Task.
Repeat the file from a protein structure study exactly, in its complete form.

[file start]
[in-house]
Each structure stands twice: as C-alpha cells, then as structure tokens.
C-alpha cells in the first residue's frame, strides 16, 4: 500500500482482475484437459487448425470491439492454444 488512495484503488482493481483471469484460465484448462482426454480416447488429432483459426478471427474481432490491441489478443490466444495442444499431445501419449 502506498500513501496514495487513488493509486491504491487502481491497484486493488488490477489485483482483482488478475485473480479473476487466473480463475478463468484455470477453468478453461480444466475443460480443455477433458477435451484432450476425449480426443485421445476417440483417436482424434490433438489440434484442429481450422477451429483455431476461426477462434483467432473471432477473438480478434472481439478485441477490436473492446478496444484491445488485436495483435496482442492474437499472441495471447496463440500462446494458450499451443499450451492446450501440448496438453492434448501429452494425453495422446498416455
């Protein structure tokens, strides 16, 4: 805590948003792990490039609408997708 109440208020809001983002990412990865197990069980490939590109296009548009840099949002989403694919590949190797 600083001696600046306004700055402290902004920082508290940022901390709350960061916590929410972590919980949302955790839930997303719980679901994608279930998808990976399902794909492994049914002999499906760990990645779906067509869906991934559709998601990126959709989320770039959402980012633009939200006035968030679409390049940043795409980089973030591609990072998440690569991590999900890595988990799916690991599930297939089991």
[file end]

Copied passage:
[in-house]
Each structure stands twice: as C-alpha cells, then as structure tokens.
C-alpha cells in the first residue's frame, strides 16, 4: 500500500482482475484437459487448425470491439492454444 488512495484503488482493481483471469484460465484448462482426454480416447488429432483459426478471427474481432490491441489478443490466444495442444499431445501419449 502506498500513501496514495487513488493509486491504491487502481491497484486493488488490477489485483482483482488478475485473480479473476487466473480463475478463468484455470477453468478453461480444466475443460480443455477433458477435451484432450476425449480426443485421445476417440483417436482424434490433438489440434484442429481450422477451429483455431476461426477462434483467432473471432477473438480478434472481439478485441477490436473492446478496444484491445488485436495483435496482442492474437499472441495471447496463440500462446494458450499451443499450451492446450501440448496438453492434448501429452494425453495422446498416455
């Protein structure tokens, strides 16, 4: 805590948003792990490039609408997708 109440208020809001983002990412990865197990069980490939590109296009548009840099949002989403694919590949190797 600083001696600046306004700055402290902004920082508290940022901390709350960061916590929410972590919980949302955790839930997303719980679901994608279930998808990976399902794909492994049914002999499906760990990645779906067509869906991934559709998601990126959709989320770039959402980012633009939200006035968030679409390049940043795409980089973030591609990072998440690569991590999900890595988990799916690991599930297939089991």